Long Ride (The Long Ride)


Queens, New York City,  1971

It's 1971 and the grown ups in New York City have decided to integrate the schools.  That leaves it up to the kids to figure out how you do that.  How do you build trust?  How do you create connection?  How do you open the door to acceptance?  How do you feel safe?

Three days before the end of sixth grade, Francesca, Josie and Jamila are making plans for the first day of seventh grade.  They're all going to buy construction boots and wear them proudly together on the first day back.    A wave of huge change is about to crash into the girls' world.  They're going to be bussed across town, a 45-minute ride, to go to school in a different part of town with kids they haven't gone to school with all their lives.  They'll leave their neighborhood behind and get off the bus in the middle of kids they don't know and with kids who don't know them.

Turns out Francesca's parents decide to send her to a private school in the city.  That leaves Jamila and Josie boarding the bus in September.  As the bus takes them farther and farther from home they look at the bus windows and they see the changes.  They leave behind the houses with the front lawns and the garden apartments and they pass through the borough where everything "becomes more pressed together: small houses on tight lots."  "And the faces change, turning darker, more like mine."   As soon as their feet hit the pavement at their new school, they are floundering in unknowns.  Their copper and dark skins blend in here but their lives do not.

What are they up against?  They're up against kids who have already decide the newcomers think they are "better" than the kids who live in this neighborhood. They're trying to find a niche in a society where Tanisha doesn't like John going with a white girl and she's talking about you and you've never thought of yourself as white.  It's all color theory.  Colors look different up against each other.

Jamila and Francesca and Josie struggle to  belong. Their parents fought the first wave of the integration battle years ago when they chose to marry beyond their own race and came to buy homes in their neighborhood. It wasn't easy.  Plenty of people told them to leave.  Even now their aunts and uncles advise the families to move out to the suburbs and get out of the city.

It's hard to hate up close.  But it's not impossible.  Jamila and Josie come with good hearts but that isn't enough to give them an automatic acceptance card or to empower them to automatically accept others.  The kids who come from the neighborhood around the school have talents and brains but that isn't enough to open them up to accepting someone who is not one of them.    The two "sides" line up here and you can step into the shoes of everyone and feel the fears and the mistrust.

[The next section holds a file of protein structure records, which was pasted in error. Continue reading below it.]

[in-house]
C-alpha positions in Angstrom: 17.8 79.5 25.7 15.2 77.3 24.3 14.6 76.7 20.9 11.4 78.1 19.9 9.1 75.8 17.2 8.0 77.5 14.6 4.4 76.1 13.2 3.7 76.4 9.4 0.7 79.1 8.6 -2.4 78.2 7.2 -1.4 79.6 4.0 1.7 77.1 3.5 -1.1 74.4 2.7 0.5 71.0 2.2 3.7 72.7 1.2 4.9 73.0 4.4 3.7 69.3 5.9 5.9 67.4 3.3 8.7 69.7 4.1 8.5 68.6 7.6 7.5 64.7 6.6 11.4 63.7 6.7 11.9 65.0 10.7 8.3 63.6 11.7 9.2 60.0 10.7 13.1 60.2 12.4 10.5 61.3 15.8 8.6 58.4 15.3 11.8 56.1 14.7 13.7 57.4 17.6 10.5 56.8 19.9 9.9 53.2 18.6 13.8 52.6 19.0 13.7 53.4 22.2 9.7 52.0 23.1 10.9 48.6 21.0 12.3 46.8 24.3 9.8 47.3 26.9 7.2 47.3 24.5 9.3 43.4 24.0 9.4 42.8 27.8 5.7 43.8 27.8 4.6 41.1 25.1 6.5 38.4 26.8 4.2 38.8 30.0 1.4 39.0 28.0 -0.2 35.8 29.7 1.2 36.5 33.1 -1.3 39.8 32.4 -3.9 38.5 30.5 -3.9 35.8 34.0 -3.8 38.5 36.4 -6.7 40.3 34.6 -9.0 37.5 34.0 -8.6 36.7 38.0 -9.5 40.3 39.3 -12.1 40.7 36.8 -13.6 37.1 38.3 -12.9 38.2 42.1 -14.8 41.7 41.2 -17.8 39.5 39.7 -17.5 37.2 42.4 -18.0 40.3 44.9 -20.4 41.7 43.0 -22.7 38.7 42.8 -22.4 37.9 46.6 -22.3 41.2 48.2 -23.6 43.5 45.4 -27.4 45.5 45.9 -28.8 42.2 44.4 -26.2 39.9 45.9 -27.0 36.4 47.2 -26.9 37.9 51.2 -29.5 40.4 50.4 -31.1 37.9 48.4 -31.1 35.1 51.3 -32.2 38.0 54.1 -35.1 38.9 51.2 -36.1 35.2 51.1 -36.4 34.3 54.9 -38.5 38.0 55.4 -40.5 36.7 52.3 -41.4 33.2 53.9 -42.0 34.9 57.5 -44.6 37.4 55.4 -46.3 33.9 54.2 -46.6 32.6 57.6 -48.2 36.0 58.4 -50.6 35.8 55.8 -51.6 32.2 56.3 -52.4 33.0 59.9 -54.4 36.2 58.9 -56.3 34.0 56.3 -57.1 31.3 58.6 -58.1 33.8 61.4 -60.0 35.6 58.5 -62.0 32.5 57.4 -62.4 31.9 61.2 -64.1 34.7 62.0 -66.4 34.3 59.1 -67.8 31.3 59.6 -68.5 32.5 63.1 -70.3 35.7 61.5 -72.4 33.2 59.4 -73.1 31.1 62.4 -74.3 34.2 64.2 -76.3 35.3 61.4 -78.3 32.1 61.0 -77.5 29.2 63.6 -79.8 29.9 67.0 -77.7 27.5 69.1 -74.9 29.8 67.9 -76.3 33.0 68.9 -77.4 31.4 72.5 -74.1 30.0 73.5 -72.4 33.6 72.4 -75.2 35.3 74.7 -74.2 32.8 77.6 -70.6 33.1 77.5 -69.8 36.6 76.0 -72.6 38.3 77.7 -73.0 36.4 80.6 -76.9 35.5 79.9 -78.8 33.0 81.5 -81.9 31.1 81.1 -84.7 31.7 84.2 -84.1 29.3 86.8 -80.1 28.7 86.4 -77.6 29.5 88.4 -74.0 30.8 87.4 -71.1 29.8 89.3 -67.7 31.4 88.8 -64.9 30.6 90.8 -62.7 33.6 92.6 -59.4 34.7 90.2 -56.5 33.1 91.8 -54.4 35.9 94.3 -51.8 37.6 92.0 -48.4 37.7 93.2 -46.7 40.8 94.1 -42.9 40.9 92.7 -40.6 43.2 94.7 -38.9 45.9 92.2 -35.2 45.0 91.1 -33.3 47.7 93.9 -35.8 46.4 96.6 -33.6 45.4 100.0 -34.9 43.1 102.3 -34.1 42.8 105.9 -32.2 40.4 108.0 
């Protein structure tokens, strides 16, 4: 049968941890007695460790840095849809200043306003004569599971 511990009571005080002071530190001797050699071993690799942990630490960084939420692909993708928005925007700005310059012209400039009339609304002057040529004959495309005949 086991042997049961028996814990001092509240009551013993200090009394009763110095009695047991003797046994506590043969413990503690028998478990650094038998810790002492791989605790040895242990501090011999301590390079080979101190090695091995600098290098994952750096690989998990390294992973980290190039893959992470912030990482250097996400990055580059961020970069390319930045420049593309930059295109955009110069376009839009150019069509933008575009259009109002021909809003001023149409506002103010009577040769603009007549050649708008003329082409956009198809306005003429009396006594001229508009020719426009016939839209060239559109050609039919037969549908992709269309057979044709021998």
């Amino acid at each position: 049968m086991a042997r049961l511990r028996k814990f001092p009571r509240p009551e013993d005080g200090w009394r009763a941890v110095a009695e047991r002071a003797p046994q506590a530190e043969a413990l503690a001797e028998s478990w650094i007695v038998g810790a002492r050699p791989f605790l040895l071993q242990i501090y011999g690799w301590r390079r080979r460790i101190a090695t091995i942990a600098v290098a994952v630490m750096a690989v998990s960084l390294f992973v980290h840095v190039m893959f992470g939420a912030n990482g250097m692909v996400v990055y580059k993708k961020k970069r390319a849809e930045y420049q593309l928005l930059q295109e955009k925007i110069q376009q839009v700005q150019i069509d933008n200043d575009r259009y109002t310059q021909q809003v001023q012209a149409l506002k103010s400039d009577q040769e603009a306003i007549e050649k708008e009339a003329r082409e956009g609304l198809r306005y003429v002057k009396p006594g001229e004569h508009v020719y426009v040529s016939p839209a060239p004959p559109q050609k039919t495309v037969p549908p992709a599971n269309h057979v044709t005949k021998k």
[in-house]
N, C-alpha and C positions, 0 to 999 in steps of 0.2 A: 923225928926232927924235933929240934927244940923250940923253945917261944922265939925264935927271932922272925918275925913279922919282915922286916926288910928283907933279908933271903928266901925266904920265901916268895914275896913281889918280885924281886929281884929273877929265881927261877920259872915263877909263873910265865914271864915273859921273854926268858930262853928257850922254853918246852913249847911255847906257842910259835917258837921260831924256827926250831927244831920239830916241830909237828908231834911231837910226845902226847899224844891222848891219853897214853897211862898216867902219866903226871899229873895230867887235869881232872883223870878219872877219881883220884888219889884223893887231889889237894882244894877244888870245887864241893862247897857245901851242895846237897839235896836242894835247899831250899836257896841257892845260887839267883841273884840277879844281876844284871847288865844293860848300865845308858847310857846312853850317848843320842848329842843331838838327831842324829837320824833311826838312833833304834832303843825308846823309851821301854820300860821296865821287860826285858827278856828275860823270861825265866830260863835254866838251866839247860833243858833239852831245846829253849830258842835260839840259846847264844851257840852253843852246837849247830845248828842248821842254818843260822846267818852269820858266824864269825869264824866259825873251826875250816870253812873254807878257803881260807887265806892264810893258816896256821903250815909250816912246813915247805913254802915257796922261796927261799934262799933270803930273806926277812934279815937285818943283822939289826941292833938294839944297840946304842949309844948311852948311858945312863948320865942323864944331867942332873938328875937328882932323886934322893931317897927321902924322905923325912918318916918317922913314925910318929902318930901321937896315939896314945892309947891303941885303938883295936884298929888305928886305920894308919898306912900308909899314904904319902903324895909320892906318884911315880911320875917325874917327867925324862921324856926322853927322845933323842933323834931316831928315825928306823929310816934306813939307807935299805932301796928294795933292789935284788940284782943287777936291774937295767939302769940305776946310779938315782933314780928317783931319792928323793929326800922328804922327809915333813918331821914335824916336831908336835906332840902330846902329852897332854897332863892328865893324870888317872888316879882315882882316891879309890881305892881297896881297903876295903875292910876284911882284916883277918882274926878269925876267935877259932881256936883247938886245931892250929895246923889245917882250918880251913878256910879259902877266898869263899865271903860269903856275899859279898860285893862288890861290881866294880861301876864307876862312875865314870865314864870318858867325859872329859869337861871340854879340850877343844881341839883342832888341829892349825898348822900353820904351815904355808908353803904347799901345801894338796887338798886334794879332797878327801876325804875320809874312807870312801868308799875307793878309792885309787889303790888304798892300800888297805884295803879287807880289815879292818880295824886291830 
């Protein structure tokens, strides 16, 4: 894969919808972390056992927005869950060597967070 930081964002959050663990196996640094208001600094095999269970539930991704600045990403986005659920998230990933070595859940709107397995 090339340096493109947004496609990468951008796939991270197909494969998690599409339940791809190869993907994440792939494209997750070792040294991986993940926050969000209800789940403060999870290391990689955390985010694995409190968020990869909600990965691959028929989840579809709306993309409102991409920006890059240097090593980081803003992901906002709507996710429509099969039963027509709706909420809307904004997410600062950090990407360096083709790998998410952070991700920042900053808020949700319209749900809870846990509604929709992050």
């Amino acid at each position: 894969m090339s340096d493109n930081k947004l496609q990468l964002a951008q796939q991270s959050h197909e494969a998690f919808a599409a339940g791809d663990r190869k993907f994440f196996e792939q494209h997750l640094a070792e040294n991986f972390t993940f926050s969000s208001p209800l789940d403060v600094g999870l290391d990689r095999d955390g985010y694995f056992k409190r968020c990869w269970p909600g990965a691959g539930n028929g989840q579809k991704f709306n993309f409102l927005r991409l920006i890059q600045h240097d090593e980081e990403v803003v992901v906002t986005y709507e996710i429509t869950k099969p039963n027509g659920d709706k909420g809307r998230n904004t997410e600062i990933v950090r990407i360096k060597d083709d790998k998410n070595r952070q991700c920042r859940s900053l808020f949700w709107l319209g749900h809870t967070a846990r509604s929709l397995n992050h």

This is a gritty, honest window into how it feels to be the kids who are sent to integrate a school and how it feels to be the kids who are already in the school with these interlopers coming in to their territory.  It's a view from both sides of that social experiment.

At the same time they're navigating the social issues of their times, the girls are also figuring out how to grow up and maybe even kiss a guy.  They're asking themselves questions like, "How much skin do you show?  How far do you go to be accepted?"

The honesty of the voice of Jamila lets us experience the ambiguities and the risks and the walls.  This is the real deal.  A great discussion starter to get kids to talk about the racial diversity in their own world and how they decide to accept others.  What does it take to let someone "in?"  

There's an authenticity here that is unique and powerful. and it keeps you reading.  Feels like reality television and you want to know what's going to happen next.  This one could be a One Book One School option.

208 pages          978-0553534221           Ages 10-14

Keywords: integration, diversity, diverse books, acceptance, accepting others, New York, social issues, coming of age, identity, belonging, fitting in, being yourself, self-esteem, self-reliance, self-image, middle school, kissing, racism, prejudice, discrimination, bussing

If you liked this book, you might like:  Piecing Me Together by Renée Watson;  Tell Us We're Home by Marina Budhos

Recommended by:  Barb Langridge, abookandahug.com


In the tumult of 1970s New York City, seventh graders are bussed from their neighborhood in Queens to integrate a new school in South Jamaica.

Jamila Clarke. Josie Rivera. Francesca George. Three mixed-race girls, close friends whose immigrant parents worked hard to settle their families in a neighborhood with the best schools. The three girls are outsiders there, but they have each other.

Now, at the start seventh grade, they are told they will be part of an experiment, taking a long bus ride to a brand-new school built to "mix up the black and white kids." Their parents don't want them to be experiments. Francesca's send her to a private school, leaving Jamila and Josie to take the bus ride without her.

While Francesca is testing her limits, Josie and Jamila find themselves outsiders again at the new school. As the year goes on, the Spanish girls welcome Josie, while Jamila develops a tender friendship with a boy--but it's a relationship that can exist only at school.--from the pubilsher

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